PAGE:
Unless a black player is clearly superior to a white contender – traditionally said to be fast enough to play wide, or just fast enough to cover one – he is committed by a large majority. The NFL is a hostile place that doesn’t believe in black jurisdiction. Let’s not forget that just a few months ago, the NFL essentially admitted that it was so racist in hiring practices that it actually suggested giving selections to teams that develop minority coaches, only to lose them to other teams. They should be encouraged to do their jobs, and yet there are serious discussions about the Rooney Rule going on, with panelists who seem as irritated or indignant as a broken clock. Thinkers don’t think.
The NFL agrees with other industries where skill recognition is a white luxury. White workers may complain about promotions or who might be better at a particular job, but they rarely, if ever, imply that a colleague is not good enough to enter the building, as they often do when referring to their black colleagues as affirmative action hires. Meanwhile, they insinuate the incompetence of the black candidate by attributing to him a risk, uncertainty, a reason why he cannot work. It’s a burden that Matt Patricia, recently fired (career record 13-29-1), will never carry.
No more Howard Bryant.
Just as the presumption of white competence allowed black candidates to be ignored in the job market, it also gave police permission to kill without consequence, assuming that their honesty and judgment could be trusted as surely as meeting a black person meant danger. The same order of fairness and responsibility was given to the white protesters who stormed Capitol Hill. Capitol police did not consider them a serious threat to the members of Congress present in the building or to the rule of law; the blacks were repeatedly told they would not be deterred. While armed white men smashed the windows of the nation’s main legislative building, tanks stood ready outside black homes, safely parked in anticipation of the protests.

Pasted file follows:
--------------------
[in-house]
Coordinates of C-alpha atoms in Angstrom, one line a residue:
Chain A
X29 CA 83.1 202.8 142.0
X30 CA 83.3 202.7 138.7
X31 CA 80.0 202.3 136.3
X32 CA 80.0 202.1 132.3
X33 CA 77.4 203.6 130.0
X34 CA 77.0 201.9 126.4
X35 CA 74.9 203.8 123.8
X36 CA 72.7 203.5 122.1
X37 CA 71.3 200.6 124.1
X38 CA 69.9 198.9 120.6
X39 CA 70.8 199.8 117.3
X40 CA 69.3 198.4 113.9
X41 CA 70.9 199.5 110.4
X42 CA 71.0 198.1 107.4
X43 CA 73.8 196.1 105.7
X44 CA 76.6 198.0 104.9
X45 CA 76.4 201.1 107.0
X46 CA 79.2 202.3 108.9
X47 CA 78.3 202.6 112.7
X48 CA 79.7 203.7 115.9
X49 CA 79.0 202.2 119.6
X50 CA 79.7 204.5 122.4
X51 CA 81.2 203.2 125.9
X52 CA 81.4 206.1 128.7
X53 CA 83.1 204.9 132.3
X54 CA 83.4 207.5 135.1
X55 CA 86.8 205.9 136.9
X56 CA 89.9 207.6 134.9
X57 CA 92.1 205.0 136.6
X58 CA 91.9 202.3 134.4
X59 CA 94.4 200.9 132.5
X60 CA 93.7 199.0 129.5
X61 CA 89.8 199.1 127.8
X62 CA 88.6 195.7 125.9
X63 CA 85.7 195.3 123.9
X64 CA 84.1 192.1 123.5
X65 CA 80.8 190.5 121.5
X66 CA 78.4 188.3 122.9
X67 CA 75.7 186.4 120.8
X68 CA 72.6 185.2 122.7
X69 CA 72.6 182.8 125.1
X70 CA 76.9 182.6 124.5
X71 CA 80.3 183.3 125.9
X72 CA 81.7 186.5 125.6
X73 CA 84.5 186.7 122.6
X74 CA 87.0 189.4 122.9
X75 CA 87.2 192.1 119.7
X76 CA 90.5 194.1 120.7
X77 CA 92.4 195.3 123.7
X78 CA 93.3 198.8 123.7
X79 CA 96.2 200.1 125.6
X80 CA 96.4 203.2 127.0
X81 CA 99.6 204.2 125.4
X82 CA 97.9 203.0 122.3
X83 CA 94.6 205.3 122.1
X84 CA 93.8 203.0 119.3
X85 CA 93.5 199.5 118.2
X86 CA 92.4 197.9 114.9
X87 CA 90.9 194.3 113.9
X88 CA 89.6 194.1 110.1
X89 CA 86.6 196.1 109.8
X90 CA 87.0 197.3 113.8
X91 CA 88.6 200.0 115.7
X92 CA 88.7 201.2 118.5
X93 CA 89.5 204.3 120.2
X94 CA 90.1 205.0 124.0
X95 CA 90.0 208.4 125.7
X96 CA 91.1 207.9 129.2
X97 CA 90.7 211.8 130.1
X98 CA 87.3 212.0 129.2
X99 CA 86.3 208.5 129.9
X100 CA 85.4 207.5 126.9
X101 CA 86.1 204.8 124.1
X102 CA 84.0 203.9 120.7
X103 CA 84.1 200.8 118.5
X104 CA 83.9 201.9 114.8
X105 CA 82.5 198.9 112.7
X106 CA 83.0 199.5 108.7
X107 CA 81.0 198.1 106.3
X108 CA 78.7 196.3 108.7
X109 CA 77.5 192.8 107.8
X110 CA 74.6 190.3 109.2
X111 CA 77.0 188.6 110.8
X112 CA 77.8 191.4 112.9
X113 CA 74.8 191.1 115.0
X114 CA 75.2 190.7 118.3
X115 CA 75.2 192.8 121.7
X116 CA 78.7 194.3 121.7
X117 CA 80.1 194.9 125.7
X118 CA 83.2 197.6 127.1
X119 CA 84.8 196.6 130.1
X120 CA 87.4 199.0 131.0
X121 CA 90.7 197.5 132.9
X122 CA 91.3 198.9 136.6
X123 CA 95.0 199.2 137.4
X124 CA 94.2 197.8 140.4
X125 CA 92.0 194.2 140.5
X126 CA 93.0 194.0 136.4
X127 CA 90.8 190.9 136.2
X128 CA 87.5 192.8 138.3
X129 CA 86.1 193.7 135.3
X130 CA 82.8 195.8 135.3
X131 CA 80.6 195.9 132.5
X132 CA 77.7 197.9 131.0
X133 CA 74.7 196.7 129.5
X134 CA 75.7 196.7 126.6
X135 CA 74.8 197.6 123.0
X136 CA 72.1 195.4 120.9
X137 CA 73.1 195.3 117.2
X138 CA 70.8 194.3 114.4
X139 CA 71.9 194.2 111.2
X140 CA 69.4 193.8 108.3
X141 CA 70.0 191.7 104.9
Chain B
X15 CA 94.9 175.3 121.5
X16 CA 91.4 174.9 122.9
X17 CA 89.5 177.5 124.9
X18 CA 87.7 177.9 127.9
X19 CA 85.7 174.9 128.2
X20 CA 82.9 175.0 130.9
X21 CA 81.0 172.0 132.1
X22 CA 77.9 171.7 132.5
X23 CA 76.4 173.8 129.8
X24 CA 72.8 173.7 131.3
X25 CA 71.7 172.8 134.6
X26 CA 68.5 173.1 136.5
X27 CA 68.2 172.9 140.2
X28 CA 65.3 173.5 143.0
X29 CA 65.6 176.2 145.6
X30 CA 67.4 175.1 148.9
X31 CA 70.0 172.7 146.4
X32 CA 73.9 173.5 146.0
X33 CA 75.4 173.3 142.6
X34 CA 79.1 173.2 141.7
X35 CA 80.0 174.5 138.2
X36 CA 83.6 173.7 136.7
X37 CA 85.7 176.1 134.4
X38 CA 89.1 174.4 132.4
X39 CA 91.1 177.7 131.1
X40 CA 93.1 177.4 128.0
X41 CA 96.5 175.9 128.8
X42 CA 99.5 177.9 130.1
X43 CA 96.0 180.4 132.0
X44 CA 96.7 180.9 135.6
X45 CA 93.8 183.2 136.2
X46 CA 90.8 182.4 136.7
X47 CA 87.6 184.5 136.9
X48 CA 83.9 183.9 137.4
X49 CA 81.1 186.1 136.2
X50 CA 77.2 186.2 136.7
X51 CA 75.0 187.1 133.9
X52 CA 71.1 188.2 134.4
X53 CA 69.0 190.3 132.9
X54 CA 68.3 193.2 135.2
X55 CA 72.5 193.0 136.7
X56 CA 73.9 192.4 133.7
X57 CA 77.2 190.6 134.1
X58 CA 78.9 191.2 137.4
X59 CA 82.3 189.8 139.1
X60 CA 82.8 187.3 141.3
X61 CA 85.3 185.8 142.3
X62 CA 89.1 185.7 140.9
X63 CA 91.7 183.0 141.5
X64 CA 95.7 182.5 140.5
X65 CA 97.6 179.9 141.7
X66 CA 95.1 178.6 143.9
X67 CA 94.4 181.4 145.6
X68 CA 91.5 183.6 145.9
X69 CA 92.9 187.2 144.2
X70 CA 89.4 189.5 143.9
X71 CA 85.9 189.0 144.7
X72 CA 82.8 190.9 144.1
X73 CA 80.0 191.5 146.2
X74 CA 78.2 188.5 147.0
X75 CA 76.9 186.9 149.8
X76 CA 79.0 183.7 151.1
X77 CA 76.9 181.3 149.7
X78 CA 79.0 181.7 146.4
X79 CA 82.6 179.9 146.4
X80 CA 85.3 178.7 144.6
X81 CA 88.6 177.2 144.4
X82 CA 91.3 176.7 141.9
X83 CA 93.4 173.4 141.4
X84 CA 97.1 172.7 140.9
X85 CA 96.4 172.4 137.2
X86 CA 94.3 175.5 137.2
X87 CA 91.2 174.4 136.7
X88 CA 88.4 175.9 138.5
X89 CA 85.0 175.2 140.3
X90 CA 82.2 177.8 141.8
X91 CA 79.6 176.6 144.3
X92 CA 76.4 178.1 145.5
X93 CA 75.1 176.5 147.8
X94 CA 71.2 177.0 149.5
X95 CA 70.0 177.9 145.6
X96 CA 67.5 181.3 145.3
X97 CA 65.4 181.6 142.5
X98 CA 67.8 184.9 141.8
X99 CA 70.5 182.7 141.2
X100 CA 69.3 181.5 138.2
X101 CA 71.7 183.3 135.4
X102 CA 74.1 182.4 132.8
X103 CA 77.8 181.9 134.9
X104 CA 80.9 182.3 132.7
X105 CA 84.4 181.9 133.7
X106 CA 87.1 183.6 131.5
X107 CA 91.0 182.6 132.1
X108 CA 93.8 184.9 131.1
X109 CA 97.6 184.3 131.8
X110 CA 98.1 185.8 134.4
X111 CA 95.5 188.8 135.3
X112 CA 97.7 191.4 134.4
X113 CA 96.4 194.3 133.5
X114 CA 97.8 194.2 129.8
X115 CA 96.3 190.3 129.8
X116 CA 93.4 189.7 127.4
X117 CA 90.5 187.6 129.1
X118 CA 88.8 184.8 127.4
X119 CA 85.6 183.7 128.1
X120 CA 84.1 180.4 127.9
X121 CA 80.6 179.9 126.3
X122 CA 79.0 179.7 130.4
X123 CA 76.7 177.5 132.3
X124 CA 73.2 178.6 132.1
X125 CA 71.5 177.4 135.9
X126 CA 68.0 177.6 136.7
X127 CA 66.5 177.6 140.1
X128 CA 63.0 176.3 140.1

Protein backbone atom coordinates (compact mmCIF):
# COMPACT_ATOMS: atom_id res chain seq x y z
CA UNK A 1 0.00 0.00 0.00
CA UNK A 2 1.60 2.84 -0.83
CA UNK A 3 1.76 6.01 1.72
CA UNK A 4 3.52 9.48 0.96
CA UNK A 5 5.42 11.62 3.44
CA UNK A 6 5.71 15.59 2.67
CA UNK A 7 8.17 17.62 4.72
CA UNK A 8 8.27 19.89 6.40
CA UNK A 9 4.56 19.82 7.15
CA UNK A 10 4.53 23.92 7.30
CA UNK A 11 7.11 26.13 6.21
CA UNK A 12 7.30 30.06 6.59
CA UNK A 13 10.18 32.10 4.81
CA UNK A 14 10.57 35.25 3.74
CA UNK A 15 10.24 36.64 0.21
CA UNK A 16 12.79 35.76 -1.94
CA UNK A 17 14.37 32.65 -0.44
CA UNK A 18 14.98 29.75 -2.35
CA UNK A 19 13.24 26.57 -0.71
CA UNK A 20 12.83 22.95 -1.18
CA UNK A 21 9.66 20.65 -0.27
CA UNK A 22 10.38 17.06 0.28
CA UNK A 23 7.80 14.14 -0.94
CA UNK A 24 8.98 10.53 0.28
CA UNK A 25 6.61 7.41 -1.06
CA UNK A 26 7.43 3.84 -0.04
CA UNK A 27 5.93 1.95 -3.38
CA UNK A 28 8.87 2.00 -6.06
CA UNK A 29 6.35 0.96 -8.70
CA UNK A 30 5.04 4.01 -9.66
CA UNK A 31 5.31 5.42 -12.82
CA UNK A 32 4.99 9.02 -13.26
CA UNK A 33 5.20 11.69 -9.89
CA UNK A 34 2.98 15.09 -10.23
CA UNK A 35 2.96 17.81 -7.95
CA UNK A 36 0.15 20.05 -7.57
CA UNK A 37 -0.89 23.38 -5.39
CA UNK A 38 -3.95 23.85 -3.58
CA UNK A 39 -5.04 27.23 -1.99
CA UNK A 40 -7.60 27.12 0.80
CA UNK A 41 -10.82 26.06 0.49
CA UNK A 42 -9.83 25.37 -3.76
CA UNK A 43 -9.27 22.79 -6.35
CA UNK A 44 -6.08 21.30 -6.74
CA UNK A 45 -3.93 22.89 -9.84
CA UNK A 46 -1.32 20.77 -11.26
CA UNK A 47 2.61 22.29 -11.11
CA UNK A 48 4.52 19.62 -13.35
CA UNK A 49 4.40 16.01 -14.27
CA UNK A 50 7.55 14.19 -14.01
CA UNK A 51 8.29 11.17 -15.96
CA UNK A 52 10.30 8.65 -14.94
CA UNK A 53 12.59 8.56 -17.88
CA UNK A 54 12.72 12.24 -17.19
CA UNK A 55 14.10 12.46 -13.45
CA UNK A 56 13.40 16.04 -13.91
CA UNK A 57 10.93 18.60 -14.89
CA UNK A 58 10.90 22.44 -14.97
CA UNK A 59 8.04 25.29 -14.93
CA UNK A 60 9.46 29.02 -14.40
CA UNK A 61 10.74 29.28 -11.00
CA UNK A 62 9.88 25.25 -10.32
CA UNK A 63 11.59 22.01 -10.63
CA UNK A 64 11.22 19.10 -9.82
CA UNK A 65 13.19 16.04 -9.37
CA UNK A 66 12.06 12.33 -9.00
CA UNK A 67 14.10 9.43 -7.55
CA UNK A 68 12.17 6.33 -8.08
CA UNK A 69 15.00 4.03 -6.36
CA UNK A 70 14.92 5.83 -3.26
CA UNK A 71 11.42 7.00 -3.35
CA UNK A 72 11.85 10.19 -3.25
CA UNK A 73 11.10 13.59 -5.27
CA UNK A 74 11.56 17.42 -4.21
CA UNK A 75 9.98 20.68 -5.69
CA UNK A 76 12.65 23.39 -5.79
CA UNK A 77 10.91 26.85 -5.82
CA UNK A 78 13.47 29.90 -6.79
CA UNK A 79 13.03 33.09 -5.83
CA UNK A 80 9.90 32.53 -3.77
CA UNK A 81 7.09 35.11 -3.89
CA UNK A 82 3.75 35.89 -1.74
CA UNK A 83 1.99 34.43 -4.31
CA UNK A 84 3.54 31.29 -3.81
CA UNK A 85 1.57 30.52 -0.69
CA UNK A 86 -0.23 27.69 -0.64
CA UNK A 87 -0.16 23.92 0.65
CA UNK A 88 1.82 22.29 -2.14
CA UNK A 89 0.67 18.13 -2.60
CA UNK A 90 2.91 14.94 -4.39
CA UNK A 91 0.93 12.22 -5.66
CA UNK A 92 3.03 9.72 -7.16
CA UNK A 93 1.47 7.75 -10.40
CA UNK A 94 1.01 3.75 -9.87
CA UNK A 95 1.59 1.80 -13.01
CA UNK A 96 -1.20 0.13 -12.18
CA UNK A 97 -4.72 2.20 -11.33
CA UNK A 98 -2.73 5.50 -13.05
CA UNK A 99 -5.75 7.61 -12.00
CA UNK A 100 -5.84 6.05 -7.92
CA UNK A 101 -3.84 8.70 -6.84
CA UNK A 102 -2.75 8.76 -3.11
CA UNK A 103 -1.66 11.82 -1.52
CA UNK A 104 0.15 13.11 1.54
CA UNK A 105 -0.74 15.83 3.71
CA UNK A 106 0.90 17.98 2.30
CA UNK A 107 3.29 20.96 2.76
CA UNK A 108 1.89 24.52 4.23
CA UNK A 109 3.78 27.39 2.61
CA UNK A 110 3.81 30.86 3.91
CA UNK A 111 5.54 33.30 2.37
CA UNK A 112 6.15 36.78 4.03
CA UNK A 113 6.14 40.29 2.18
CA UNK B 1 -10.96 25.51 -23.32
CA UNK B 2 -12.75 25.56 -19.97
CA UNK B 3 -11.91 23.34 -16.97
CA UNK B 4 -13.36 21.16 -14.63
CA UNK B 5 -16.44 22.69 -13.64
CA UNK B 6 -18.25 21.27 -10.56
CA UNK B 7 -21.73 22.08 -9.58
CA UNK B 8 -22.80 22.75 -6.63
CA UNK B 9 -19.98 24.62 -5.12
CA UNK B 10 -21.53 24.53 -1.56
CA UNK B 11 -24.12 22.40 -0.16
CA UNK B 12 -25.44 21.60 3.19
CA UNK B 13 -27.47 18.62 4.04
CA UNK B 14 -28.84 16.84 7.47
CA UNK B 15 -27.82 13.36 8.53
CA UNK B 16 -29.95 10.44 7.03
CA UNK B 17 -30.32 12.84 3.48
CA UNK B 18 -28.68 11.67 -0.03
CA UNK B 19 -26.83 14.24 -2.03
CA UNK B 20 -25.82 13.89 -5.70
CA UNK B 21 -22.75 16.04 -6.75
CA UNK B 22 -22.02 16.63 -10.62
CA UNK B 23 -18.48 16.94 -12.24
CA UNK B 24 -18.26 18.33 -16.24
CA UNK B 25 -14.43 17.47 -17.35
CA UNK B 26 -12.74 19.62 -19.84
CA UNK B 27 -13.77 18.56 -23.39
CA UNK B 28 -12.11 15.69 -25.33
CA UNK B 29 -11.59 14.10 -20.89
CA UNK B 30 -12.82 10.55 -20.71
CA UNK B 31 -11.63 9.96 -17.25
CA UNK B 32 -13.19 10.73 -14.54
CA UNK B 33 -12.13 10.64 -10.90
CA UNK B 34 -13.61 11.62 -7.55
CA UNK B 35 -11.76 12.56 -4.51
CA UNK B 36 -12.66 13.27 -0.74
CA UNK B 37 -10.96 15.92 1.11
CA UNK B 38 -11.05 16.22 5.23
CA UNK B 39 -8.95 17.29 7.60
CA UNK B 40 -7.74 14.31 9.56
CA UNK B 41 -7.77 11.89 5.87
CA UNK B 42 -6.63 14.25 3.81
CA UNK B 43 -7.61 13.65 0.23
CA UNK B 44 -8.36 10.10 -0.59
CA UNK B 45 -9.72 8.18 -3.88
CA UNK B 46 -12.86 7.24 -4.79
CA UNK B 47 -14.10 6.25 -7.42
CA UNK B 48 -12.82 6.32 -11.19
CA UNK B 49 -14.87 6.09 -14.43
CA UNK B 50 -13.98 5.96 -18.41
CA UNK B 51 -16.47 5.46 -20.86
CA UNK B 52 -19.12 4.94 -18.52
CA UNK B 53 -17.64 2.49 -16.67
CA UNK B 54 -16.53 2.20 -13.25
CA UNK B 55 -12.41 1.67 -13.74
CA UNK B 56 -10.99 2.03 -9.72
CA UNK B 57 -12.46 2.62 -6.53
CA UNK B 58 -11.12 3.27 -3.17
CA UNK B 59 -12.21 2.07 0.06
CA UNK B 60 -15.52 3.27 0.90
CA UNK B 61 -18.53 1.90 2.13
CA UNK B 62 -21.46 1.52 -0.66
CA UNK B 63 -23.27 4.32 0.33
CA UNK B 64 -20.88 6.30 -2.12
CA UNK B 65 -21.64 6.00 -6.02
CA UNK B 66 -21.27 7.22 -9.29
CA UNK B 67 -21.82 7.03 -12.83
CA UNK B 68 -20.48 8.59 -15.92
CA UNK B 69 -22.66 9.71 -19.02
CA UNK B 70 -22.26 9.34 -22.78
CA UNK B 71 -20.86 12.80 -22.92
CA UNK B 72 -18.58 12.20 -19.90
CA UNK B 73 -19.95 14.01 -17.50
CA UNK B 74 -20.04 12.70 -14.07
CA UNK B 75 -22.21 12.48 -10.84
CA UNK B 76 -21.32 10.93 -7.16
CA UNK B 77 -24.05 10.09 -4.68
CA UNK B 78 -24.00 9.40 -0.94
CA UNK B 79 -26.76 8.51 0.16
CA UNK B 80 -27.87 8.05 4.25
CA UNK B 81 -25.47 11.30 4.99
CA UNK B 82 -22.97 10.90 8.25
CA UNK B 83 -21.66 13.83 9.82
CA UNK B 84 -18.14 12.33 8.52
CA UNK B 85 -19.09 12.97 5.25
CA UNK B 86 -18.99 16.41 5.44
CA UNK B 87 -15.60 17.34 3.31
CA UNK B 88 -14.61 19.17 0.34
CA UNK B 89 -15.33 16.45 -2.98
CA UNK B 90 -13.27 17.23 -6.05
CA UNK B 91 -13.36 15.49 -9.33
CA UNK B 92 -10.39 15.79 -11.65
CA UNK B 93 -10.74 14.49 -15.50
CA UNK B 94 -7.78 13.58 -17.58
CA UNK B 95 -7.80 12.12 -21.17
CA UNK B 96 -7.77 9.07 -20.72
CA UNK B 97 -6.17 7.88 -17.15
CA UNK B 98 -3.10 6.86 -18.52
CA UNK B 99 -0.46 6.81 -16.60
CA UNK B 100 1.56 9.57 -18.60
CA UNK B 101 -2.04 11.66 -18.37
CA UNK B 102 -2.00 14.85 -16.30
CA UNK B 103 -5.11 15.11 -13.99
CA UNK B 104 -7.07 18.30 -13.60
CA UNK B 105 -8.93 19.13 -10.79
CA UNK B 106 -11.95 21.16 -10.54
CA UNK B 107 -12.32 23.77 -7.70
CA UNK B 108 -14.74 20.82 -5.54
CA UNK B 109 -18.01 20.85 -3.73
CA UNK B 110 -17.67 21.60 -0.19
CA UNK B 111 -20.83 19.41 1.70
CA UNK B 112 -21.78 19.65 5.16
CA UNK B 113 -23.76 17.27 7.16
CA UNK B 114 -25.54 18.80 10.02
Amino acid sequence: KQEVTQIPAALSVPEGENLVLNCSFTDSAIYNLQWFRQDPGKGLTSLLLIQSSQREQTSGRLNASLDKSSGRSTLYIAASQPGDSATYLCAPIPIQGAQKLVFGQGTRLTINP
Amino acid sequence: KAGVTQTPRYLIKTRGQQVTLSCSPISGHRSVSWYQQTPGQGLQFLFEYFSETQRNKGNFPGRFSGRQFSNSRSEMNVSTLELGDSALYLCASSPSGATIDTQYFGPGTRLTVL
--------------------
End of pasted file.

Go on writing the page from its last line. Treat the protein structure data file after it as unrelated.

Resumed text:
The message is unreadable. They are the owners of the American dream. Blacks are renters. When the Milwaukee Bucks and Orlando Magic boycotted and followed Naomi Osaka and several athletes to protest Blake’s firing, it served as a touchstone, an epiphany from them that the players were somehow finished. They were willing to bet on principle and in fact parried the pejorative comments that one cannot kneel to undermine protests. The actors performed. The next question in America’s never-ending aggressiveness to protest is whether we should criticize the athletes for not doing enough, or whether we should shrink the moment by speculating about what they are willing to do in the future.
Neither was important. The real revelation remains the need to continually protest, not to ask permission to impose one’s will. This revelation is felt in real time. The sports industry and many of its former players are trying to protest and vote in an ahistorical opposition. But for much of the country outside of Georgia, it was the WNBA wearing T-shirts that read Vote Warnock – a simple public protest, not an elaborate coup – accompanied by police or special celebrities – that drew attention to the major Senate races in Georgia.
For all the actors who may have forgotten that they were in enemy territory, or who were unsure of the point of the boycott, or who took comfort in the fact that Obama was interested in them, the fact that Kenosha County did not indict Shesky should be a revelation. Maybe they shouldn’t have been muzzled – by Obama or anyone else. Players who begged to be treated like human beings, with inspirational slogans on the back of their jerseys, who registered their fellow citizens to vote and who were persuaded to believe, now see images of white citizens taking control and mutilating the U.S. Capitol, in an attempt to nullify the results of the elections in which these players were supposed to invest. In case the players have forgotten, White America was reminded Wednesday on Capitol Hill that many of them don’t want democracy. They need control.
The events in Kenosha and Washington made the players’ departure last summer crucial. When the athletic field came to a halt after Blake was shot, the players saw it as an extraordinary display of power. It has also been heavily criticised, but the actors – like all the ordinary people who have taken to the streets before them – have now experienced what it is like to be beaten by a system that will only give up its power if it is defeated by force.
The reprimand will hurt, but it will also remind these already highly competitive athletes that the shooting and resulting police irresponsibility is why they left the field in the first place. Seeing the rioters loot the U.S. Capitol only reinforces the fact that despite their wealth and fame, the athletes’ place in the movement must always be aligned with that of the people on the ground doing the work of activism every day. And so the worldview of legendary sociologist Harry Edwards – that there are no final victories in the struggle for justice – should guide them for the rest of their lives.